On Tue, Dec 17, 2013 at 01:42:08PM -0500, Bruce Momjian wrote:
> On Fri, Dec 13, 2013 at 10:41:17PM +0900, MauMau wrote:
> > [Cause]
> > While the session is being established, the server cannot use the
> > client encoding for message conversion yet, because it cannot access
> > system catalogs to retrieve conversion functions. So, the server
> > sends messages to the client without conversion. In the above
> > example, the server sends Japanese UTF-8 messages to psql, which
> > expects those messages in SJIS.
Better to attack that directly. Arrange to apply any client_encoding named in
the startup packet earlier, before authentication. This relates to the TODO
item "Let the client indicate character encoding of database names, user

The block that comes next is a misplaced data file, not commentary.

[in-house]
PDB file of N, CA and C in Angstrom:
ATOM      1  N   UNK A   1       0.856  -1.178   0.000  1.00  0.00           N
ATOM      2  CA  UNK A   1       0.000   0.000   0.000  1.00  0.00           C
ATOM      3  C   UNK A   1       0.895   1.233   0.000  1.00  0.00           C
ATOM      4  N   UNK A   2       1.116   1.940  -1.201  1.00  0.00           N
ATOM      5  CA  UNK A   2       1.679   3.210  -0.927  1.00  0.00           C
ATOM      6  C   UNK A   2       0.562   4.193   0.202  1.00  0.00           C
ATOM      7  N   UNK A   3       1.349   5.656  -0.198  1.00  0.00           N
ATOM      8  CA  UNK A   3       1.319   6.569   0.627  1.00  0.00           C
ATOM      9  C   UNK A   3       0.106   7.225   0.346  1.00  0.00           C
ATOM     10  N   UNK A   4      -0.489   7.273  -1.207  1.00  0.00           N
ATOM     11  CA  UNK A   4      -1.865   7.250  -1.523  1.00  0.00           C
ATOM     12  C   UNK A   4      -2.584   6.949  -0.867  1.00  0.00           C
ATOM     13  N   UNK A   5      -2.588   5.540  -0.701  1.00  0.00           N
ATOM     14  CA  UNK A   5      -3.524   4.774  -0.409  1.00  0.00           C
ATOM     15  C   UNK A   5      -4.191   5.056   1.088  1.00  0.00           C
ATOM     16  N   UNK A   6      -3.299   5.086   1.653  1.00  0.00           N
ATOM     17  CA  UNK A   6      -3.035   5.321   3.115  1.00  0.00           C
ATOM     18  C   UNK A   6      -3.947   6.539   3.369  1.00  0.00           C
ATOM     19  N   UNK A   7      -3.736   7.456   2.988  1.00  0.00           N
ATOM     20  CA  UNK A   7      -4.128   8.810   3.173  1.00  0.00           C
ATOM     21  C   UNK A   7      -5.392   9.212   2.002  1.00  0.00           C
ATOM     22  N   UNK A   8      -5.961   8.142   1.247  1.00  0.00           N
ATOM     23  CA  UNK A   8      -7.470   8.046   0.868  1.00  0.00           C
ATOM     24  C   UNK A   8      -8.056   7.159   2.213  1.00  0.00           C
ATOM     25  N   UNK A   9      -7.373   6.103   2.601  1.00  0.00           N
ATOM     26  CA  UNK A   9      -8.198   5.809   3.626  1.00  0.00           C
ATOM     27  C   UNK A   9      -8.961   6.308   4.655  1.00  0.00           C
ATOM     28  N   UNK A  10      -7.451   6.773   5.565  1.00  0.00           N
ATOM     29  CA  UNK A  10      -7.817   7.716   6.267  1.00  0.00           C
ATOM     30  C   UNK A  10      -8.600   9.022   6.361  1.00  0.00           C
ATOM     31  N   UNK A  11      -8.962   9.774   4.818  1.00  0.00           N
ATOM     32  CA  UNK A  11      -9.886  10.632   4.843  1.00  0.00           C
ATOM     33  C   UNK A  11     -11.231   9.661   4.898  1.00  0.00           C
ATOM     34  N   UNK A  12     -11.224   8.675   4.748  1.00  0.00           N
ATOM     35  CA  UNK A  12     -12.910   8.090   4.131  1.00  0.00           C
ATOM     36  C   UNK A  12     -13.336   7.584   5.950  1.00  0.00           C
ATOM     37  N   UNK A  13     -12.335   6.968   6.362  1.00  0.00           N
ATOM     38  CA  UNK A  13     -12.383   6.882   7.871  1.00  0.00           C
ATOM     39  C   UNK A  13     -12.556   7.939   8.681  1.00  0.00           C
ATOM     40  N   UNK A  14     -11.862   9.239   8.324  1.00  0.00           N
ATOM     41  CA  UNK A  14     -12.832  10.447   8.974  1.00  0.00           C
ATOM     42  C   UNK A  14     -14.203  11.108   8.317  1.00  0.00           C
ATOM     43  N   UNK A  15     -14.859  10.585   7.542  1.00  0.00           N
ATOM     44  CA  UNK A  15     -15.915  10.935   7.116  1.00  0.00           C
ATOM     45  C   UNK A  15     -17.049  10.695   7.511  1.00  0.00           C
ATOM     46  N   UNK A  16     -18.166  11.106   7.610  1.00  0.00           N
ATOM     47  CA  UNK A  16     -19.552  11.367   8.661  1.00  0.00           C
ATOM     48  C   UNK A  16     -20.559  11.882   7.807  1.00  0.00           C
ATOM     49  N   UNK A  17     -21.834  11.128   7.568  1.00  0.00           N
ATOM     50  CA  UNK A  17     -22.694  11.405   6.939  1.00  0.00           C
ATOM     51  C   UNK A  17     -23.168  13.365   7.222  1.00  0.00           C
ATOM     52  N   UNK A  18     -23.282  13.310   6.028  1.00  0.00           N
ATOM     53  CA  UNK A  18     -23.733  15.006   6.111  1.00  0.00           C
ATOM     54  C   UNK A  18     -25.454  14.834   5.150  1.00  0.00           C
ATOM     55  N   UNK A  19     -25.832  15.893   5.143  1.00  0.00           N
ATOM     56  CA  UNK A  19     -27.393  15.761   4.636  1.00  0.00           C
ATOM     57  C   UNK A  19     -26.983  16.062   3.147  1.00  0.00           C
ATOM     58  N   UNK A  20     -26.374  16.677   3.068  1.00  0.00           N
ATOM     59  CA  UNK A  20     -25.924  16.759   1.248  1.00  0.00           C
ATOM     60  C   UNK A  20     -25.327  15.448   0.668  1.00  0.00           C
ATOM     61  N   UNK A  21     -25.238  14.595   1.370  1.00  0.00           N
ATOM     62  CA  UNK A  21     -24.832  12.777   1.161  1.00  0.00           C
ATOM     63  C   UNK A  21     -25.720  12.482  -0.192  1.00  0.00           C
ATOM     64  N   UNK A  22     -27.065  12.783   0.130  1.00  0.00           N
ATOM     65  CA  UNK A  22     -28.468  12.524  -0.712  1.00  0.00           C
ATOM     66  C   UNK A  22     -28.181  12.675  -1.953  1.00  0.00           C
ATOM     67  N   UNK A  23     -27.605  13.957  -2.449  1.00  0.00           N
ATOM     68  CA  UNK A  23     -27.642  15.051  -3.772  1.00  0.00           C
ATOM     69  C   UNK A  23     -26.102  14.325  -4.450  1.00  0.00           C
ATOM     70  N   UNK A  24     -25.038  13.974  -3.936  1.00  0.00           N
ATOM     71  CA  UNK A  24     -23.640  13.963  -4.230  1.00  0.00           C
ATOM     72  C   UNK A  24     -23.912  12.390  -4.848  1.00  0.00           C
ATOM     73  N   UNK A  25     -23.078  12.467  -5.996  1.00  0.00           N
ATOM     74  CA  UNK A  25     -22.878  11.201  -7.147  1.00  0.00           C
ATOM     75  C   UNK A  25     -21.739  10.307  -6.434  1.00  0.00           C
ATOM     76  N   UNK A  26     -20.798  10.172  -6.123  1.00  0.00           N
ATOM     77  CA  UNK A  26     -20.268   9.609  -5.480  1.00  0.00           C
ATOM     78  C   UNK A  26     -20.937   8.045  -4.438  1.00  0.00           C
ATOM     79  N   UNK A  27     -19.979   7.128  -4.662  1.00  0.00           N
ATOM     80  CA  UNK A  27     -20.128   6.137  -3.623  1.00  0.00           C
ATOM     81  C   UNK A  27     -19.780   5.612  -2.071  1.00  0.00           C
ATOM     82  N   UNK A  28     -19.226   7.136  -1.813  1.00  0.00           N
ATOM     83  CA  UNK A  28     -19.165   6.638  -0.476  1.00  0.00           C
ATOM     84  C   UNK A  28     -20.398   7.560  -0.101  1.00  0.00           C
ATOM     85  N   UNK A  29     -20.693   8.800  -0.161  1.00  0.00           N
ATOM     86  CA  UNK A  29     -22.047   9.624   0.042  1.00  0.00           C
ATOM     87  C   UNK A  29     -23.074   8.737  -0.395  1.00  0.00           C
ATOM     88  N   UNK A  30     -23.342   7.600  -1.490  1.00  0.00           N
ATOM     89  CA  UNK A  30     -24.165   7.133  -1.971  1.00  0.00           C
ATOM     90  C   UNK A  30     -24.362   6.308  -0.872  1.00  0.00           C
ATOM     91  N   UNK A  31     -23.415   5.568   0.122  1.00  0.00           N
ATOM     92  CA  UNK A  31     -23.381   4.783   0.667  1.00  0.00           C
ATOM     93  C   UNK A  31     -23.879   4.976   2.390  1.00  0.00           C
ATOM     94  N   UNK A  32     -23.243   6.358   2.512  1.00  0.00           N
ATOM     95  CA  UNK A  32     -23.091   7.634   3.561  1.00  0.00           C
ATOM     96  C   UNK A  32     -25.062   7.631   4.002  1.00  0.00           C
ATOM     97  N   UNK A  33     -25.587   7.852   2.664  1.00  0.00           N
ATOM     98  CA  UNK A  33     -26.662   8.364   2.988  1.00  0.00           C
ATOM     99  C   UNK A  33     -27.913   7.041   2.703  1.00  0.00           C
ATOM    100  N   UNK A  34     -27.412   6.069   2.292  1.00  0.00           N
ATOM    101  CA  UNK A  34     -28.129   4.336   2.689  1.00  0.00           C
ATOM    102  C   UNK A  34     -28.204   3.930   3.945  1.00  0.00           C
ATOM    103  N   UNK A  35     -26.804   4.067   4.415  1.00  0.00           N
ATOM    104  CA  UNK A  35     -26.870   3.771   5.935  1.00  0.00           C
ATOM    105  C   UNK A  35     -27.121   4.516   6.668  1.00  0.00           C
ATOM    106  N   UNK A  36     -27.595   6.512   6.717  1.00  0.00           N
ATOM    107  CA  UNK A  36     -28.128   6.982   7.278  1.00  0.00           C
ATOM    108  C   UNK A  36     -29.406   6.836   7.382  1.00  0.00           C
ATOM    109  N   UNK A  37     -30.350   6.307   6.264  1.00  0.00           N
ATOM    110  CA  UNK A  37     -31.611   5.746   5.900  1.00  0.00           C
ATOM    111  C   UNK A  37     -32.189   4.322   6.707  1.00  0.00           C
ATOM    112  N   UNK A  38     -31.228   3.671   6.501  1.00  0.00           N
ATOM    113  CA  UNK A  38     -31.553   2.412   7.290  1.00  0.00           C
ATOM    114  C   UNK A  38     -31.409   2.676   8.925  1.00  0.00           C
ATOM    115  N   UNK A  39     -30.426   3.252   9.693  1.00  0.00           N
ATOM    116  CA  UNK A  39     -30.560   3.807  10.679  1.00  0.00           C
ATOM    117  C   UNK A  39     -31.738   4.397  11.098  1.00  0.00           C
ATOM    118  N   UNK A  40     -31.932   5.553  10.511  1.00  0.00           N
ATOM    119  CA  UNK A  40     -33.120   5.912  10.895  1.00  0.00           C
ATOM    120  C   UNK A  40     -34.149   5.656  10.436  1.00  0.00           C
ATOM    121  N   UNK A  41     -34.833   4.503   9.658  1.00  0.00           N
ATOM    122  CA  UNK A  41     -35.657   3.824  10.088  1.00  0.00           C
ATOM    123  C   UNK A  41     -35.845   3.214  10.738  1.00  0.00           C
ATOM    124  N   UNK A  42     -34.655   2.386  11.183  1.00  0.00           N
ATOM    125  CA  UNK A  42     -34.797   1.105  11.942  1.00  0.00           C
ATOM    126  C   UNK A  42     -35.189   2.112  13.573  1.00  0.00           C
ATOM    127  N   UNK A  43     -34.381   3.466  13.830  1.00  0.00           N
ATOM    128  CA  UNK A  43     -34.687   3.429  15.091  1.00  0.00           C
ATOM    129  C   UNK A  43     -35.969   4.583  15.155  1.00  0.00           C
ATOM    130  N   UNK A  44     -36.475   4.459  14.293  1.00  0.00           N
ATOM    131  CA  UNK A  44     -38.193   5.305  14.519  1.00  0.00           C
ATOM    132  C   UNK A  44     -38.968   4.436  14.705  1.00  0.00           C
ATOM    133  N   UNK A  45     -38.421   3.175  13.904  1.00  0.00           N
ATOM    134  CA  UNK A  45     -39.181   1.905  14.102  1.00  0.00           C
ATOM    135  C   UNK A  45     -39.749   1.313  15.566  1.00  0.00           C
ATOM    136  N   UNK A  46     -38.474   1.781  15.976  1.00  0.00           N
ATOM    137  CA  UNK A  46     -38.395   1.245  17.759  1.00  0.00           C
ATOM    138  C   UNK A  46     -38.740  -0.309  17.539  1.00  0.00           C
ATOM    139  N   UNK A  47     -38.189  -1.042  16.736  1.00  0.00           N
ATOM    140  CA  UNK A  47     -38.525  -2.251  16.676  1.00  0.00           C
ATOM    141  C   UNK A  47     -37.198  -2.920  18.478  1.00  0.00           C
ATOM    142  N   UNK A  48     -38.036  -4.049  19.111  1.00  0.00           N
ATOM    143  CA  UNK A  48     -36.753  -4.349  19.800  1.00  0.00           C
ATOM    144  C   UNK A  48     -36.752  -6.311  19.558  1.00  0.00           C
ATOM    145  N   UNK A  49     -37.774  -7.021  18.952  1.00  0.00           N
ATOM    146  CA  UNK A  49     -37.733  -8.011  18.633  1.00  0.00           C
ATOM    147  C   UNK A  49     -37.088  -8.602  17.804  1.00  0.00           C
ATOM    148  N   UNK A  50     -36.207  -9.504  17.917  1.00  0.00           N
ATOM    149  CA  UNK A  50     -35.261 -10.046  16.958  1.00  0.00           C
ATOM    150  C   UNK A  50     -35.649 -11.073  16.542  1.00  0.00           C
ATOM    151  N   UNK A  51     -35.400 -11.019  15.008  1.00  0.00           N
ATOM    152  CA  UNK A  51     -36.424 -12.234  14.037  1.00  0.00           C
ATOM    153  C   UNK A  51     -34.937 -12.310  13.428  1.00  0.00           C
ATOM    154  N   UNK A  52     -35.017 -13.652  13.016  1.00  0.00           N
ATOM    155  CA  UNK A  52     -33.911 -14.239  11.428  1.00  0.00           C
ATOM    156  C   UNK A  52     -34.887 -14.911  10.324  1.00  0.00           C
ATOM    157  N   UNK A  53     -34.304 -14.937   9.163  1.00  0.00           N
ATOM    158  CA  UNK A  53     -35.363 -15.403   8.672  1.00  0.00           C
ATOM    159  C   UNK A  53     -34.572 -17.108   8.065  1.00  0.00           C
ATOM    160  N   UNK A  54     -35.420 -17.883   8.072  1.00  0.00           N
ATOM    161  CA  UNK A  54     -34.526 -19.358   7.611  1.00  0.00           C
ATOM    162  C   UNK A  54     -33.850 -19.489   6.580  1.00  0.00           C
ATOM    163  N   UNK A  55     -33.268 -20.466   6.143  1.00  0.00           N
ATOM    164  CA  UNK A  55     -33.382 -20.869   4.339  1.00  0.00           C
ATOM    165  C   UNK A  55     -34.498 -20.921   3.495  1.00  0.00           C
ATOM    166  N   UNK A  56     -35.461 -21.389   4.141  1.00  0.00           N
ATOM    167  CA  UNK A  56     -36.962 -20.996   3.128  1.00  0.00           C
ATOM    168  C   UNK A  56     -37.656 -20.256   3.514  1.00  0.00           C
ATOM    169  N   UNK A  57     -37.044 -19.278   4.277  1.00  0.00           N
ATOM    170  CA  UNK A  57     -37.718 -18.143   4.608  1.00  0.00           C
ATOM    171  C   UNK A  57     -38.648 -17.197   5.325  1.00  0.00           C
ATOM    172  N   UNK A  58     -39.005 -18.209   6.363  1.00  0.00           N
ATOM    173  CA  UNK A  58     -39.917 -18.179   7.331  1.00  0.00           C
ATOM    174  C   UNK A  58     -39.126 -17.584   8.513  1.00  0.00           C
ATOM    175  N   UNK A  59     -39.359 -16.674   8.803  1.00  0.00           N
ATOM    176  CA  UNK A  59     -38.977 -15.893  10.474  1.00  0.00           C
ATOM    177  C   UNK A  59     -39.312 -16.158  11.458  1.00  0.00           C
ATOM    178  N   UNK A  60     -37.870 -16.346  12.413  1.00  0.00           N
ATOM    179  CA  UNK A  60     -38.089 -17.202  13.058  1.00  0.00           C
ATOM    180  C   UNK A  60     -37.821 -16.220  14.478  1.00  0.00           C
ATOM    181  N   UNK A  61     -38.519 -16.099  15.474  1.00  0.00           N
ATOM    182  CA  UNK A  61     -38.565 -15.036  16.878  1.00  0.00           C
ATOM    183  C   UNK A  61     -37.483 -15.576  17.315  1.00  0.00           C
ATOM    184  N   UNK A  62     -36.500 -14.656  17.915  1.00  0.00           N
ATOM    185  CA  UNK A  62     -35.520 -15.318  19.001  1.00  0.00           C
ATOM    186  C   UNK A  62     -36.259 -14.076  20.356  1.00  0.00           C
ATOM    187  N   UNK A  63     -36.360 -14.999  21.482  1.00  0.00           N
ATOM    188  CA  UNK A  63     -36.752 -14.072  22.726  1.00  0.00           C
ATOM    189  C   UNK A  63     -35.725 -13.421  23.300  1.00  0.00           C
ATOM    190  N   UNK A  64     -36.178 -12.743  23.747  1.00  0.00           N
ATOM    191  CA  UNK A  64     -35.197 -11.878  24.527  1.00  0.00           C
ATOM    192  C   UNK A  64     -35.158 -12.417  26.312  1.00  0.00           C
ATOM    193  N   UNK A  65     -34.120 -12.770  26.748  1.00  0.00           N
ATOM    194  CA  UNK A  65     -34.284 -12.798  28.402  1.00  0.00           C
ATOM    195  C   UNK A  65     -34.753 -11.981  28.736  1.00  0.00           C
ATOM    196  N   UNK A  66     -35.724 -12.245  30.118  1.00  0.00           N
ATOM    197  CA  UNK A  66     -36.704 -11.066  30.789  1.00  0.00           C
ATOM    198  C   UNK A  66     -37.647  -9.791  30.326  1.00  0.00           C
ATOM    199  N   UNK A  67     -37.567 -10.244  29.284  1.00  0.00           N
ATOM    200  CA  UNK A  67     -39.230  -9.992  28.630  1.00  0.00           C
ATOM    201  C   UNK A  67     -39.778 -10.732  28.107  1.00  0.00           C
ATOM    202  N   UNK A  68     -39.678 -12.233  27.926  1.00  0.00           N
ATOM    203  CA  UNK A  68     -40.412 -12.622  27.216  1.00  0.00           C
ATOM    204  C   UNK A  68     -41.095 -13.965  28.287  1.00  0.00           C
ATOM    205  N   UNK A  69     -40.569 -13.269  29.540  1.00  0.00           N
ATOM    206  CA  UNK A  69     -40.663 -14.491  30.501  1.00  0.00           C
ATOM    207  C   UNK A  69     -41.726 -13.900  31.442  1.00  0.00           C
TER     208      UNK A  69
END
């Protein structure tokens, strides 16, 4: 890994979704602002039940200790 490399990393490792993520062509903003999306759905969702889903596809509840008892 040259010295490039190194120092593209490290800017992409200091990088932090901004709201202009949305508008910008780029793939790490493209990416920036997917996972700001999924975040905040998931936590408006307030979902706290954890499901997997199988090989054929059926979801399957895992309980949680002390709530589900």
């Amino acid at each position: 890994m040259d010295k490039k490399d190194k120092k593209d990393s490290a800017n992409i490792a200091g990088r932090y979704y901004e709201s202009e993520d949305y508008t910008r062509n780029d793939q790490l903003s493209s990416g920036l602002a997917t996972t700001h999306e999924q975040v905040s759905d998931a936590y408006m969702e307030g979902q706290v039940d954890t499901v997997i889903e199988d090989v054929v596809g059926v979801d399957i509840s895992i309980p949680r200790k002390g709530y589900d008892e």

names, and passwords". (I expect such an endeavor to be tricky.)
> > [Fix]
> > Disable message localization during session startup. In other
> > words, messages are output in English until the database session is
> > established.
> I think the question is whether the server encoding or English are
> likely to be better for the average client. My bet is that the server
> encoding is more likely correct.
> However, you are right that English/ASCII at least will always be
> viewable, while there are many server/client combinations that will
> produce unreadable characters.
> I would be interested to hear other people's experience with this.
I don't have a sufficient sense of multilingualism among our users to know
whether English/ASCII messages would be more useful, on average, than
localized messages in the server encoding. Forcing English/ASCII does worsen
behavior in the frequent situation where client encoding will match server
encoding. I lean toward retaining the status quo of delivering localized
messages in the server encoding.
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